In August 2002, a new and damaging leaf and nut blight disease was observed on young tissues of cashew (Anacardium occidentale) in southern Tanzania. Angular lesions, and dark tan with a dark reddish brown margin were formed on leaves, often vein-limited and containing conidiomata. Lesions subsequently enlarged and coalesced, causing blighting and defoliation. Older lesions became papery and silver/grey in colour and developed shot-holes. During fruit setting, infection of young nuts caused rapid blackening and abscission, resulting in significant yield losses. Infection of older nuts resulted in a characteristic dark, slightly sunken 'tar spot'-like lesion. Diseased plant materials were sent to the Global Plant Clinic in October 2003, where a new and undescribed Cryptosporiopsis species was consistently isolated from the nut and leaf lesions. Wounded and non-wounded leaves of cashew were inoculated with an aqueous conidial suspension (1×106 conidia/ml) or with water (control) and maintained at 24-28°C and 95% RH for 24 h. All inoculated plants showed leaf lesions similar to that observed in the field within 7-10 days after inoculation. None of the control plants developed any symptoms. A Cryptosporiopsis species was reisolated that was morphologically identical to the original isolate inoculated. This is thought to be the first report of this genus attacking cashew.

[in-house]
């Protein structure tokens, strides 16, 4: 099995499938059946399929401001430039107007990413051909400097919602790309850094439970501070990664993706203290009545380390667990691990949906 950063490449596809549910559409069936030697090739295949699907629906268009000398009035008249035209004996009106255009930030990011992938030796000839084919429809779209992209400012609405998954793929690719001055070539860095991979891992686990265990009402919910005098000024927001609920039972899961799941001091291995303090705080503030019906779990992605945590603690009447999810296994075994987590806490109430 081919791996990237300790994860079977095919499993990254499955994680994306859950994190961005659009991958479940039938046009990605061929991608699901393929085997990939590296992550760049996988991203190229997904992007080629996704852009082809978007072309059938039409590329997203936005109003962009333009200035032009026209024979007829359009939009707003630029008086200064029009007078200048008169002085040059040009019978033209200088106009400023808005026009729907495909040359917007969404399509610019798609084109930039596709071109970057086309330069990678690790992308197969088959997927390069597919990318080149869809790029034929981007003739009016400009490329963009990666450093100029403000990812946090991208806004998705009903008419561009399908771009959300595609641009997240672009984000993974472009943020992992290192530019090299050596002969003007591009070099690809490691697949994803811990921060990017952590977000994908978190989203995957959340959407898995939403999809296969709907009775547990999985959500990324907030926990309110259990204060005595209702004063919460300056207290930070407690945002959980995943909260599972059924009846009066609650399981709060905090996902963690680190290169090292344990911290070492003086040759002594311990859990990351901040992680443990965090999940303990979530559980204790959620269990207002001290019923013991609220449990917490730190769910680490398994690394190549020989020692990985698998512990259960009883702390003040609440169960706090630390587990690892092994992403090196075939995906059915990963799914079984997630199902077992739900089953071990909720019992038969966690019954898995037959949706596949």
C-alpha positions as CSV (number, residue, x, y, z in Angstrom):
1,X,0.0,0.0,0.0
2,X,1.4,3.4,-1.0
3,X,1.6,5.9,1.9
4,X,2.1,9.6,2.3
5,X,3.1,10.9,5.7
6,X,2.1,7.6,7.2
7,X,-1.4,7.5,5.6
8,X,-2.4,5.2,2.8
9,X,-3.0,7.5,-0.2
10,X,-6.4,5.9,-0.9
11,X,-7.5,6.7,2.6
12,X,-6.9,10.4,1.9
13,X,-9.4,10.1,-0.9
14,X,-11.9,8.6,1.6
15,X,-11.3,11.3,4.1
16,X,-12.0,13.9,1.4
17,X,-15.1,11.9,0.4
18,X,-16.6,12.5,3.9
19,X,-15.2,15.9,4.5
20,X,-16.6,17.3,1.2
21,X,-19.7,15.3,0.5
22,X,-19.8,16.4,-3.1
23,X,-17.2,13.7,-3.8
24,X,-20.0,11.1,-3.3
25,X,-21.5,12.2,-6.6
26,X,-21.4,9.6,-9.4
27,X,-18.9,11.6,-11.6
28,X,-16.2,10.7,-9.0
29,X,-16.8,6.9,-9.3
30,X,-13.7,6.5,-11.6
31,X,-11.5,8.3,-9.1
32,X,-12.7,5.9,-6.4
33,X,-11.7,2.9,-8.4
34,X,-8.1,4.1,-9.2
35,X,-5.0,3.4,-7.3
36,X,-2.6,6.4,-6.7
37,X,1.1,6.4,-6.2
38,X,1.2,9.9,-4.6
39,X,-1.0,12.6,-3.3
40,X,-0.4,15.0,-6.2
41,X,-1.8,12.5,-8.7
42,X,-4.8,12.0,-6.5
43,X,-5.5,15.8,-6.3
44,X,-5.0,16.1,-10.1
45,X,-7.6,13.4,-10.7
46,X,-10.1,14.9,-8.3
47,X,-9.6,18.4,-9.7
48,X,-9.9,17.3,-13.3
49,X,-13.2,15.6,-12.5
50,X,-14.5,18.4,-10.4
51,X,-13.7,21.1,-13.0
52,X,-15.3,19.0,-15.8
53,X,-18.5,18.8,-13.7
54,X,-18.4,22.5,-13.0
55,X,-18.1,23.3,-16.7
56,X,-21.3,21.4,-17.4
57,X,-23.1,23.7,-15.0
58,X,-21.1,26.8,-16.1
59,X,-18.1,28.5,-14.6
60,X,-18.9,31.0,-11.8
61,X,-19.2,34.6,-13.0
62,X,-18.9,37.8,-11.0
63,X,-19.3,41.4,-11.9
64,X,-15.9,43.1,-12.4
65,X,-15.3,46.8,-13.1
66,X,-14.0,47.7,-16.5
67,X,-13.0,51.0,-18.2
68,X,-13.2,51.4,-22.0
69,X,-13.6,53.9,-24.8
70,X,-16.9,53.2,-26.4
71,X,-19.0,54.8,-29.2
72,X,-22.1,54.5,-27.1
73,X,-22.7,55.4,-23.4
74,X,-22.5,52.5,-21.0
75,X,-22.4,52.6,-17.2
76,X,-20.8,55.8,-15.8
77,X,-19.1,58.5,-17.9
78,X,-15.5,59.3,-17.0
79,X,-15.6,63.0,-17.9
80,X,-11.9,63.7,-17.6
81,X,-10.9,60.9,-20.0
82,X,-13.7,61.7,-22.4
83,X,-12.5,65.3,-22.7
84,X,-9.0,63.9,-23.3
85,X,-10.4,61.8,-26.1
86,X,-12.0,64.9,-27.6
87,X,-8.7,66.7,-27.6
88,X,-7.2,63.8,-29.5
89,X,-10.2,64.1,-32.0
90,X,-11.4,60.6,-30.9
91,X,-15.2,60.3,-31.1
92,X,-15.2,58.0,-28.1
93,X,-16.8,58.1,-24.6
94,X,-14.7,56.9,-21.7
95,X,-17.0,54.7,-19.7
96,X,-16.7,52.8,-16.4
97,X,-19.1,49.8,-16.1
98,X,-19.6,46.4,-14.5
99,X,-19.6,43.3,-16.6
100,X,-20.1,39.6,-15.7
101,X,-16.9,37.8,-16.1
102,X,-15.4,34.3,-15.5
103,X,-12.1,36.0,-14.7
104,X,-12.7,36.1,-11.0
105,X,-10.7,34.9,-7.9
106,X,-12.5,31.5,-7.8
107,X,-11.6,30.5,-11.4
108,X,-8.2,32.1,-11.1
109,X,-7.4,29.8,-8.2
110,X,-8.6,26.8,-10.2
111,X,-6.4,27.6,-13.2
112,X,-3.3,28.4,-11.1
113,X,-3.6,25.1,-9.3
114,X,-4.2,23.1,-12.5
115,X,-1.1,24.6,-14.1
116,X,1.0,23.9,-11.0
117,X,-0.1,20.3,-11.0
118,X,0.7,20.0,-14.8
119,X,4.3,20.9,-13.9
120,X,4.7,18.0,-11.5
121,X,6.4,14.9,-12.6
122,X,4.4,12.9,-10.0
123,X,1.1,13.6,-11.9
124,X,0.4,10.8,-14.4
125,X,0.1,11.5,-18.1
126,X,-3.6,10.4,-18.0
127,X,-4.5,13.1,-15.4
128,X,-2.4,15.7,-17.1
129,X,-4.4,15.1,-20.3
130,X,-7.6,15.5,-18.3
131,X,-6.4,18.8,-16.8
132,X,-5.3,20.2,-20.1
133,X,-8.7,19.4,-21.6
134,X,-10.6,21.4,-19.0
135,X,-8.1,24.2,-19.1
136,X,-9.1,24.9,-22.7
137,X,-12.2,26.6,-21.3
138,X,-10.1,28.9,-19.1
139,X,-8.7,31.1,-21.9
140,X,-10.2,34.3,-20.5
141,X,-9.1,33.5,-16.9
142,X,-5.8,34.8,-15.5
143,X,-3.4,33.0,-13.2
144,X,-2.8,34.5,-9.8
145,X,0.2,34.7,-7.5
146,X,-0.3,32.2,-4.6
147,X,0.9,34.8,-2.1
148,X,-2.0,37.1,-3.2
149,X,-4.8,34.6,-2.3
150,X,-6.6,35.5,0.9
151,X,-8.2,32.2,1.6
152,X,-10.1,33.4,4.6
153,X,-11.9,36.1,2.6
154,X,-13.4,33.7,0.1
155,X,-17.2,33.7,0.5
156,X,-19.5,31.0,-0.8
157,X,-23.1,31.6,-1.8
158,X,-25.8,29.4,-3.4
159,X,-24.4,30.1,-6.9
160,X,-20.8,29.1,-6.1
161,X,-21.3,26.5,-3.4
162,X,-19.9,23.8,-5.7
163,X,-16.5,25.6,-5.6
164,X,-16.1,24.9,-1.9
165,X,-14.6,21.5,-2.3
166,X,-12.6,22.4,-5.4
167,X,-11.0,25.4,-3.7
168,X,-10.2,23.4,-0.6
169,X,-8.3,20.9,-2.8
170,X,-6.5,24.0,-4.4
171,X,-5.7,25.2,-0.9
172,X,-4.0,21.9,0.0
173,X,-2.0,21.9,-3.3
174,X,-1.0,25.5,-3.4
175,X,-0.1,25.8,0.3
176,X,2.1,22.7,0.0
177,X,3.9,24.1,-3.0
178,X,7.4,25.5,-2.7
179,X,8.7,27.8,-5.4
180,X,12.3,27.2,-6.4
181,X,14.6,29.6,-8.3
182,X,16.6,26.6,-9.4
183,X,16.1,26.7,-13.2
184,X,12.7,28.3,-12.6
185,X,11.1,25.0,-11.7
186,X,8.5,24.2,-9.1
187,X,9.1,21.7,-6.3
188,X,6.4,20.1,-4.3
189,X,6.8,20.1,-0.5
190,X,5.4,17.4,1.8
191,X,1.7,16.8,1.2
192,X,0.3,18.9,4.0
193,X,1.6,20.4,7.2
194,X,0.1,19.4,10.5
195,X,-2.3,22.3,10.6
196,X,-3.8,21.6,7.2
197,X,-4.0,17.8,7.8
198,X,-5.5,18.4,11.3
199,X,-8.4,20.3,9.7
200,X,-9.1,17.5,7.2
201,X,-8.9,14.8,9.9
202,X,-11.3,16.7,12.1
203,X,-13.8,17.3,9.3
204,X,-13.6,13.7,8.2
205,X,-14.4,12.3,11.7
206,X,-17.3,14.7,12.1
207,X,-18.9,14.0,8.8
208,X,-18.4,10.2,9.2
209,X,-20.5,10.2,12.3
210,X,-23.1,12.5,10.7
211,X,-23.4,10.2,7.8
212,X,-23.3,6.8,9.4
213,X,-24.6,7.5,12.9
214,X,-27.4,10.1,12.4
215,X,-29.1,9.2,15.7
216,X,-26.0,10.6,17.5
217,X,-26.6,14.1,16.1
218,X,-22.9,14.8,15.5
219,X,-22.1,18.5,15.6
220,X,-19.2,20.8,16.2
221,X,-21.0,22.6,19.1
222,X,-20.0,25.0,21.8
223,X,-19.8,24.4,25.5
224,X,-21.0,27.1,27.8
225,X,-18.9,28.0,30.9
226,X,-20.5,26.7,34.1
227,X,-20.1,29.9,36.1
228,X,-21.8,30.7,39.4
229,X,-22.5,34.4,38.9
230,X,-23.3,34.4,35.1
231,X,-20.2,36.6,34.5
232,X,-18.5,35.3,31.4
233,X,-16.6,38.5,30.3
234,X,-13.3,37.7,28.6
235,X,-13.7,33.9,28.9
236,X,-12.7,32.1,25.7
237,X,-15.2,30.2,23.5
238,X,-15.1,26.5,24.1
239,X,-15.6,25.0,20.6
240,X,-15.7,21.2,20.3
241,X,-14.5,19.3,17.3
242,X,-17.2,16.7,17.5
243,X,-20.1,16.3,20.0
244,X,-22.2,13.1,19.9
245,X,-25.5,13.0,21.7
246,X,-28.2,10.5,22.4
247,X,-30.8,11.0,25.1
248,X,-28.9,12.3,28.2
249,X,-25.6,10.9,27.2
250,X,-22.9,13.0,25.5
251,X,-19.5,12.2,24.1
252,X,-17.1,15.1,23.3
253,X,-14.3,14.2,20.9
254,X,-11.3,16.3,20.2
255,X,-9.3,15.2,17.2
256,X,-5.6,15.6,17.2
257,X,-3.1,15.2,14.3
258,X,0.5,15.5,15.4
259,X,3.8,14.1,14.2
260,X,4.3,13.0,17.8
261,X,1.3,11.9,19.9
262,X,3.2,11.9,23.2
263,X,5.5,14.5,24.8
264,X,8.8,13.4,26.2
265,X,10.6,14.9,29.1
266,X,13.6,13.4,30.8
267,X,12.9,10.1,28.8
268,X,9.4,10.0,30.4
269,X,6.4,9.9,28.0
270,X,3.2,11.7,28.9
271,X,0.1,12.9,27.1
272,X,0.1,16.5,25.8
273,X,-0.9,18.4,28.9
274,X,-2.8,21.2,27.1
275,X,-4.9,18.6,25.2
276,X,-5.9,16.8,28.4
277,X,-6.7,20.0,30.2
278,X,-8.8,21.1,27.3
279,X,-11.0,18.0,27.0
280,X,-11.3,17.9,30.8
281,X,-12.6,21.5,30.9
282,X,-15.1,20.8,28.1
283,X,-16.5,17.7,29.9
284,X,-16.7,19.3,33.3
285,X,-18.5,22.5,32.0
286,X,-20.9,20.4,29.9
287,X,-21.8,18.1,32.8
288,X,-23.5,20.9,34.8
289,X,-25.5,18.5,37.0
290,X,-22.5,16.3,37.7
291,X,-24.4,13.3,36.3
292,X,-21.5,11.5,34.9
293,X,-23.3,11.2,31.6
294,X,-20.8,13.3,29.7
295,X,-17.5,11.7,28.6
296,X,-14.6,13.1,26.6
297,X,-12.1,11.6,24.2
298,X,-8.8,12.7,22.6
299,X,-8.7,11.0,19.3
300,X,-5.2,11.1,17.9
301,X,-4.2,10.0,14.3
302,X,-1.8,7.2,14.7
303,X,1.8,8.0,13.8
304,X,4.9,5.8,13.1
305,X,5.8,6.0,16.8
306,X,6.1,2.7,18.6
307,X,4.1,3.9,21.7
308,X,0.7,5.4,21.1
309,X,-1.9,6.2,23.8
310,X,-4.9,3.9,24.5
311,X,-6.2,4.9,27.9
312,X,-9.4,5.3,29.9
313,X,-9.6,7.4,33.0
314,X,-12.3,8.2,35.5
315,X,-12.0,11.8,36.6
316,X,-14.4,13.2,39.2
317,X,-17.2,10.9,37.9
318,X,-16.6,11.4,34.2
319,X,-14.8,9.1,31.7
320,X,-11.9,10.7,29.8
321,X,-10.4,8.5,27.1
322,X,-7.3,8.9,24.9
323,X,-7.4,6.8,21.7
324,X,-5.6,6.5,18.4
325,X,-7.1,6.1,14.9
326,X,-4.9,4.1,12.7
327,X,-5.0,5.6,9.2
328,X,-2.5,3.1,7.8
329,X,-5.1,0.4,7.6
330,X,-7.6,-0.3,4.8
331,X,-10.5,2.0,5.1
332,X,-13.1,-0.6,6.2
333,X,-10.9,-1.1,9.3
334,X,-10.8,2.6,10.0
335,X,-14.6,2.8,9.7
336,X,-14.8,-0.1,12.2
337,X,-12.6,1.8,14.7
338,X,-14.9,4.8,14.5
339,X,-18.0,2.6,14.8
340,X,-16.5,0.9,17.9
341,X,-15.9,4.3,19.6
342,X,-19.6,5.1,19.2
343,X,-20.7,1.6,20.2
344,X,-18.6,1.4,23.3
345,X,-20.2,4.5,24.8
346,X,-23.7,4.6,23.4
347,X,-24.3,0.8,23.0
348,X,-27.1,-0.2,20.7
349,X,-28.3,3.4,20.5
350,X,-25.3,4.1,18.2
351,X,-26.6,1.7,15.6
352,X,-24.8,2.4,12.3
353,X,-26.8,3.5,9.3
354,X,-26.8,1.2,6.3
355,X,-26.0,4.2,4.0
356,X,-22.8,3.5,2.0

Sijaona, M.E.R.; Reeder, R.H.; Waller, J.M. Cashew leaf and nut blight &#8211; a new disease of cashew in Tanzania caused by Cryptosporiopsis spp. Plant Pathology (2006) 55 (4) 576-576. [DOI: 10.1111/j.1365-3059.2006.01365.x]